What Stephan says about Spring Security within the app is in the same vein - block first, and only allow stuff that's permitted through to the application business logic. Good security systems are almost completely transparent to application logic.
 
Nmeri Alphonsus
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Sorry, man about my response time. I've been slugging it out with getting the authentication up and running.

Stephan van Hulst wrote:
No, you really should not be doing anything security-related in your controllers. That's what the security filters are for.


Yes, you are correct. I come from a framework where authentication is clearly spelt out in its controllers, but suddenly realized Spring works differently and is done at a place where request parameters aren't even available

Stephan van Hulst wrote:
How are the JWTs generated? Are you using one of the standard security filters, or did you insert a third-party filter into the filter chain?


I am using the package com.auth0.jwt like so



Stephan van Hulst wrote:
If the filter that generates the JWT generates a token based on the SecurityContext provided by filters further down the chain, then you can solve this problem pretty easily: Just add a custom security filter at the end of the filter chain that does the following:

If the SecurityContextHolder doesn't contain a SecurityContext with an authenticated Authentication, AND the request contains user credentials, then register a new user and fill the SecurityContextHolder with a SecurityContext for the newly registered user. After the login controller action returns, control goes back up the security filter chain and the filter upstream from your custom filter will generate a token based on the Authentication object that you provided.

Please keep in mind that this suggestion is based on a very big assumption. We can provide better support if you tell us what middleware is responsible for the token generation.



Ha! I haven't even had the need to work with multiple filters yet. I am still grappling with other variations of the flow in my OP. Although as I write this, I've been able to access my custom filter (only by supplying it via a method rather than instantiating it in the SecurityConfig::configure method). I don't know what lies ahead of that yet, but your solution sounds plausible as pseudo-code. None of the articles I've seen online work directly with SecurityContext. In fact, one of them claims using it to retrieve users in the controller is an outdated method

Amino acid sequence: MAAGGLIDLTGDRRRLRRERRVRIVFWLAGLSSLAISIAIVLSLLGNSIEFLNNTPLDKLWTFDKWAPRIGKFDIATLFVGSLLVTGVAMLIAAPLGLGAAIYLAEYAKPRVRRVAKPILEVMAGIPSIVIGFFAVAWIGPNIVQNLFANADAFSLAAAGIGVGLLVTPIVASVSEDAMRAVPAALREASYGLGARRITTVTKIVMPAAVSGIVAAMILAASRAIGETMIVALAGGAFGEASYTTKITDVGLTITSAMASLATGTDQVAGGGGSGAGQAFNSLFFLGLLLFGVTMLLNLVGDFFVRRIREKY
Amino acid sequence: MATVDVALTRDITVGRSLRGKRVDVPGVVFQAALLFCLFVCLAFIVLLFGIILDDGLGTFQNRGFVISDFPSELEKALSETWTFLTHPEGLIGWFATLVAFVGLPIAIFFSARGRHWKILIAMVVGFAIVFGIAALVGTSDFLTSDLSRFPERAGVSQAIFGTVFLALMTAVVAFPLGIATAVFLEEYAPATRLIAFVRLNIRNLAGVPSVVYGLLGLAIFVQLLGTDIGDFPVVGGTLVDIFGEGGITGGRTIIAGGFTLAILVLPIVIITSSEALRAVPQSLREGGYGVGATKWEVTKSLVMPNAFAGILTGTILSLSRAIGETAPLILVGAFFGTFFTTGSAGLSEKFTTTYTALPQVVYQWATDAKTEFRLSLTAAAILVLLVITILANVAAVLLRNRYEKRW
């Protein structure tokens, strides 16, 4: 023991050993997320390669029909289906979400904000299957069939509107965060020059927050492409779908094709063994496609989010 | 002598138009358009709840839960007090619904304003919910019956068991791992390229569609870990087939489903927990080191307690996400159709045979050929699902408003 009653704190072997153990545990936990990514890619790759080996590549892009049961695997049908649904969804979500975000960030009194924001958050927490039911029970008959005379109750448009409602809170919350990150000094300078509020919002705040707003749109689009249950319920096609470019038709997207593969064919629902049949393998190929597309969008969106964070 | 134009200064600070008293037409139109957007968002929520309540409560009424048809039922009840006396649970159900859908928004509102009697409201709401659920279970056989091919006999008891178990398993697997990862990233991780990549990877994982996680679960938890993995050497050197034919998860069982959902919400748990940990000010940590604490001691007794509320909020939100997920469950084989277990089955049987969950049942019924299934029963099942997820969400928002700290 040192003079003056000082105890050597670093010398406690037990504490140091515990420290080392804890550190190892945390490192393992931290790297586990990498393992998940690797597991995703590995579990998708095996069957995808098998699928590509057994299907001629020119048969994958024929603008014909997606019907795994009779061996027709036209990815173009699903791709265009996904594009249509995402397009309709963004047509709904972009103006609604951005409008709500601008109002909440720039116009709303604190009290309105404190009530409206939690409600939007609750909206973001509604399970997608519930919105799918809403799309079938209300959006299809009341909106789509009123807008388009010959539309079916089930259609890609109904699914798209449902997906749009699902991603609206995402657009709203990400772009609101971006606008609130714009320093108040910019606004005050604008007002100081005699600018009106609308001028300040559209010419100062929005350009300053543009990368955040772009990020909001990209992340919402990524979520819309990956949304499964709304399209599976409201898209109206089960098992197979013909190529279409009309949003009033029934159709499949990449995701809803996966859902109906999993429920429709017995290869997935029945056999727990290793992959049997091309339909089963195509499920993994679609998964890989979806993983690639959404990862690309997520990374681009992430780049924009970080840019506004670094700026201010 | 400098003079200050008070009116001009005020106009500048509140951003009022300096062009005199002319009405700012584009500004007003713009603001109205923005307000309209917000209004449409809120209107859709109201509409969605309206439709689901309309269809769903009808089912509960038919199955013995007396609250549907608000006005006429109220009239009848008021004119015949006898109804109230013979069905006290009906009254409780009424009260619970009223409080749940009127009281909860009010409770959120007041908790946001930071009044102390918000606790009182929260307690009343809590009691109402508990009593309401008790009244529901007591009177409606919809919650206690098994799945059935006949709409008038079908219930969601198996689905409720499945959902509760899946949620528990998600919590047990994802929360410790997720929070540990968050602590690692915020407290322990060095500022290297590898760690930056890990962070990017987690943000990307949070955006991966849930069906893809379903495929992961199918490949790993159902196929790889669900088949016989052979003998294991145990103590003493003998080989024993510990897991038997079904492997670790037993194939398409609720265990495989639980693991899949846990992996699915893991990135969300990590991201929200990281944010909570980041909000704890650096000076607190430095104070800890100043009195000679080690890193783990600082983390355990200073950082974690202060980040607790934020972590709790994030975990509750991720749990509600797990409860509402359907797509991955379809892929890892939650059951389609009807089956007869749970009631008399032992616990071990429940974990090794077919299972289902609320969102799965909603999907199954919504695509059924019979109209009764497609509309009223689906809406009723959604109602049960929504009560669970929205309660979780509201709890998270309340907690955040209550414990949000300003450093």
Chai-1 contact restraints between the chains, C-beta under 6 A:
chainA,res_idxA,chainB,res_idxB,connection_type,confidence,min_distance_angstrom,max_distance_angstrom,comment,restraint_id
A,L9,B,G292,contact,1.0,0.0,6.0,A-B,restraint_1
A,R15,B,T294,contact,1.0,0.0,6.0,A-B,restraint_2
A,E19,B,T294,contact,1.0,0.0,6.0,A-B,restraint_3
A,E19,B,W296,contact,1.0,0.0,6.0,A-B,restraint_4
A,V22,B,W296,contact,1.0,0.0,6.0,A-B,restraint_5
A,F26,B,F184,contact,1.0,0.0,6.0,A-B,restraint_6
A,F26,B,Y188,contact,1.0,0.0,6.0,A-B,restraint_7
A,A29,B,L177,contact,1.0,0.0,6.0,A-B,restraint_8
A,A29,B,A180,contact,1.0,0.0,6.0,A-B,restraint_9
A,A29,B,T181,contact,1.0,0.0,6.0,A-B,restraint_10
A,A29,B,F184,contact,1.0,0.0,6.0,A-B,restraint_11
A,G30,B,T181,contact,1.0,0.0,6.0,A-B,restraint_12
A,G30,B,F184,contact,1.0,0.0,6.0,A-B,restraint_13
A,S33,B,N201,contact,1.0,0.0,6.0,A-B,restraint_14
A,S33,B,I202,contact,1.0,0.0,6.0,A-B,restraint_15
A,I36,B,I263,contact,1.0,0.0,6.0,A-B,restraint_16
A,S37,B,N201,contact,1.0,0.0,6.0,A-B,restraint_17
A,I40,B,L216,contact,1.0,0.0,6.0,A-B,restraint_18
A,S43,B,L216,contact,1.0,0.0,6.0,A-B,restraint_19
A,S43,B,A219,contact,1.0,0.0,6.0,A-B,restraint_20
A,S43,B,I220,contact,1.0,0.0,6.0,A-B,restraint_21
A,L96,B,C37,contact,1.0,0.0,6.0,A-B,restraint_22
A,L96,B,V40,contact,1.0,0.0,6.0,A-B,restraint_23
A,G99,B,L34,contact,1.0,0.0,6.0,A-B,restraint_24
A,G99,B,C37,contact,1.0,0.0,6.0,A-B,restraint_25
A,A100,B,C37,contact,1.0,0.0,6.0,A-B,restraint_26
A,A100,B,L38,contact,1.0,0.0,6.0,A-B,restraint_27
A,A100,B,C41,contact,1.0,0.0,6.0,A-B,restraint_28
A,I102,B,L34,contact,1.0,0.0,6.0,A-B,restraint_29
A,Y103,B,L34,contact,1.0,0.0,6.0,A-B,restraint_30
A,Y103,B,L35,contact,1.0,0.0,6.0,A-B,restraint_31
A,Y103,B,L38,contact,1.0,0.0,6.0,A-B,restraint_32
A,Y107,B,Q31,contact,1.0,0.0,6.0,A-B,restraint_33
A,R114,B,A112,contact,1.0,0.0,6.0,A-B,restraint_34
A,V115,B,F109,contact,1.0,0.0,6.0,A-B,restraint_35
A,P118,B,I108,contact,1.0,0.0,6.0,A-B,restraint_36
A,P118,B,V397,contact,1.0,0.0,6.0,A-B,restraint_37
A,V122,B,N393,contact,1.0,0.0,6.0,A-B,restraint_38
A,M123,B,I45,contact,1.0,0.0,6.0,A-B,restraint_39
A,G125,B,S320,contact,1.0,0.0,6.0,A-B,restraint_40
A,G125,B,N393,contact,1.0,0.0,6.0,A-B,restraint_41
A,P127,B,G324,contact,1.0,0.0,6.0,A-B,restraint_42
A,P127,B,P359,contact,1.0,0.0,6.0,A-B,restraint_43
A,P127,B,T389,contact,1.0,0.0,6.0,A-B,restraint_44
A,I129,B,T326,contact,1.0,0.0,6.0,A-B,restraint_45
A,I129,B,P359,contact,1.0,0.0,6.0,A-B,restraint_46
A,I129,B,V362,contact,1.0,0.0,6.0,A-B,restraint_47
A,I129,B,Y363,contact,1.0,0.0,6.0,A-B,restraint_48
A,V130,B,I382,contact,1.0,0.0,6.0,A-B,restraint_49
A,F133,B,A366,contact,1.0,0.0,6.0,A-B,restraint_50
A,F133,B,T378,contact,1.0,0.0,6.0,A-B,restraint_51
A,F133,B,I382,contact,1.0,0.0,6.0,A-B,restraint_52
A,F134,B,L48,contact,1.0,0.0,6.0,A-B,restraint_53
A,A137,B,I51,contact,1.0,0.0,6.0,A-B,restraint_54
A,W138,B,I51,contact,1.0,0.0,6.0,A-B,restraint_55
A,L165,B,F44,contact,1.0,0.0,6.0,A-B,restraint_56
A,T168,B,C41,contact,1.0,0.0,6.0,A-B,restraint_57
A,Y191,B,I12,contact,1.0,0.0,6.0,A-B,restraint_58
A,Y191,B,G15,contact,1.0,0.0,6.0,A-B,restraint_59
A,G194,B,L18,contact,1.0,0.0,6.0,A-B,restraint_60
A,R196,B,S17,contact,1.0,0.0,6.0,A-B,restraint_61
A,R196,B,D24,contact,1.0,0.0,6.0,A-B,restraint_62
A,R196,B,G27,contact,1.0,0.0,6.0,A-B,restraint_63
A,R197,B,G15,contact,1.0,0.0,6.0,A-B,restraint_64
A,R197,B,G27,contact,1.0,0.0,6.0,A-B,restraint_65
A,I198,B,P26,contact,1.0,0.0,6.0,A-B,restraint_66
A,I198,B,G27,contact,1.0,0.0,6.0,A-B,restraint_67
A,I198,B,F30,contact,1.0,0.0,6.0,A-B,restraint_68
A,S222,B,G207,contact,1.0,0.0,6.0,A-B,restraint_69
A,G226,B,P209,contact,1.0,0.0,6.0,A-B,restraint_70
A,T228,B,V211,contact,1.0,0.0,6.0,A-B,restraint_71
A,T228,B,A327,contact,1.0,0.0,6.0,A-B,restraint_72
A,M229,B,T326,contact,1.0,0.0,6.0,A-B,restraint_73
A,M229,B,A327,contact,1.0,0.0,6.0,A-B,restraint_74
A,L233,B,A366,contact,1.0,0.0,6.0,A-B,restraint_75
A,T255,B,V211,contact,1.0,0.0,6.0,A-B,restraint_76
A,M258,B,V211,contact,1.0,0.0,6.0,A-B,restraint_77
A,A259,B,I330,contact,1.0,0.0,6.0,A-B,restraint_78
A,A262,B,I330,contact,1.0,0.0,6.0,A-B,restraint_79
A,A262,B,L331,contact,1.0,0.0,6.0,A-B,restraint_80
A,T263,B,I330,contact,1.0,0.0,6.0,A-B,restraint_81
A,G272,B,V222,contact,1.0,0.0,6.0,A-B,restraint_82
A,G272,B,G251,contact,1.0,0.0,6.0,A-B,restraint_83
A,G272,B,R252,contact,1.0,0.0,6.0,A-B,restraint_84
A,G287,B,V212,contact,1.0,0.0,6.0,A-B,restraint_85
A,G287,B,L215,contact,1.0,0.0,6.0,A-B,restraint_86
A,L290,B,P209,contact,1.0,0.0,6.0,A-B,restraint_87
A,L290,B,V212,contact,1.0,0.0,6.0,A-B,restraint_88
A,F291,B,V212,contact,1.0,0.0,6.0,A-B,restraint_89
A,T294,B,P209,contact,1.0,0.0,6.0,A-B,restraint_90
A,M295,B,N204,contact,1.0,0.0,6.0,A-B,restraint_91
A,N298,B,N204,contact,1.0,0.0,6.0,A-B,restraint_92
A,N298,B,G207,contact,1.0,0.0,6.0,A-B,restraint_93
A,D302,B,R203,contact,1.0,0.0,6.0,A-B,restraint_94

In retrospect, I think the clunky procedure described earlier will be sufficient for the SPA I'm working on. The client can visit multiple endpoints in the background without it seeming weird
 
Nmeri Alphonsus
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Tim Holloway wrote:Some day I really ought to study Spring Security in detail, but I have been under the impression that it can (at least sometimes) build on JEE standard container security.


I understand that flow. I'm asking more of in the context of my problem, not necessarily whether security should live in controllers or not. I:

  • Want to use the same endpoint to serve login and registration functions
  • Have additional fields (that don't include a password btw)


  • I would easily have posted the code I have already but was deterred by the fact that something as simple as user retrieval can be made convoluted enough to span multiple objects. Let's see. In my SecurityConfig, I have



    Next in line is JWTWithoutPasswordFilter


    Meanwhile, we have the following on CustomAuthenticationProvider. I haven't been able to run it yet, cause my JSON payload keeps failing to get parsed by the ObjectMapper in the main filter
     
    Tim Holloway